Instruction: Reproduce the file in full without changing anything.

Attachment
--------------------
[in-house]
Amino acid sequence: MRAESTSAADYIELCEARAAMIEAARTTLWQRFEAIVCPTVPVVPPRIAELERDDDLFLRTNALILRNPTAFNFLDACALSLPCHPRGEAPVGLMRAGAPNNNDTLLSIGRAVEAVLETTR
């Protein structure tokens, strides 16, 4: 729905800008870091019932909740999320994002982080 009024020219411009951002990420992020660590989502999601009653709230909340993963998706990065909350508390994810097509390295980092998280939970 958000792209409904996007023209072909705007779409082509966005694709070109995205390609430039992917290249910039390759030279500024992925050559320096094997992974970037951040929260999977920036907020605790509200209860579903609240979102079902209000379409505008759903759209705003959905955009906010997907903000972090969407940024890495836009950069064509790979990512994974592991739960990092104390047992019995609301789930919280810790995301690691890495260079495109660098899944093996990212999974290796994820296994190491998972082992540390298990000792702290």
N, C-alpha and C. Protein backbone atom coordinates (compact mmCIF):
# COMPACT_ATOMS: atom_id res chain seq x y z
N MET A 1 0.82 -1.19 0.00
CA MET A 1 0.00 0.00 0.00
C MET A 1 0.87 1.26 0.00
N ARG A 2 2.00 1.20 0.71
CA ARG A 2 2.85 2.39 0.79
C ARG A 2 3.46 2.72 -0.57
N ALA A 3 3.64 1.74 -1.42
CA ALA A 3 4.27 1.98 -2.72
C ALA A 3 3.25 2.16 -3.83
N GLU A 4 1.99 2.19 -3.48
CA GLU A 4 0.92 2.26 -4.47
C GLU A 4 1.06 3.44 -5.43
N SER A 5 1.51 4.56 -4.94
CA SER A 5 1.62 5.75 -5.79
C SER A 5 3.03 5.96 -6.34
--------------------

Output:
[in-house]
Amino acid sequence: MRAESTSAADYIELCEARAAMIEAARTTLWQRFEAIVCPTVPVVPPRIAELERDDDLFLRTNALILRNPTAFNFLDACALSLPCHPRGEAPVGLMRAGAPNNNDTLLSIGRAVEAVLETTR
């Protein structure tokens, strides 16, 4: 729905800008870091019932909740999320994002982080 009024020219411009951002990420992020660590989502999601009653709230909340993963998706990065909350508390994810097509390295980092998280939970 958000792209409904996007023209072909705007779409082509966005694709070109995205390609430039992917290249910039390759030279500024992925050559320096094997992974970037951040929260999977920036907020605790509200209860579903609240979102079902209000379409505008759903759209705003959905955009906010997907903000972090969407940024890495836009950069064509790979990512994974592991739960990092104390047992019995609301789930919280810790995301690691890495260079495109660098899944093996990212999974290796994820296994190491998972082992540390298990000792702290």
N, C-alpha and C. Protein backbone atom coordinates (compact mmCIF):
# COMPACT_ATOMS: atom_id res chain seq x y z
N MET A 1 0.82 -1.19 0.00
CA MET A 1 0.00 0.00 0.00
C MET A 1 0.87 1.26 0.00
N ARG A 2 2.00 1.20 0.71
CA ARG A 2 2.85 2.39 0.79
C ARG A 2 3.46 2.72 -0.57
N ALA A 3 3.64 1.74 -1.42
CA ALA A 3 4.27 1.98 -2.72
C ALA A 3 3.25 2.16 -3.83
N GLU A 4 1.99 2.19 -3.48
CA GLU A 4 0.92 2.26 -4.47
C GLU A 4 1.06 3.44 -5.43
N SER A 5 1.51 4.56 -4.94
CA SER A 5 1.62 5.75 -5.79
C SER A 5 3.03 5.96 -6.34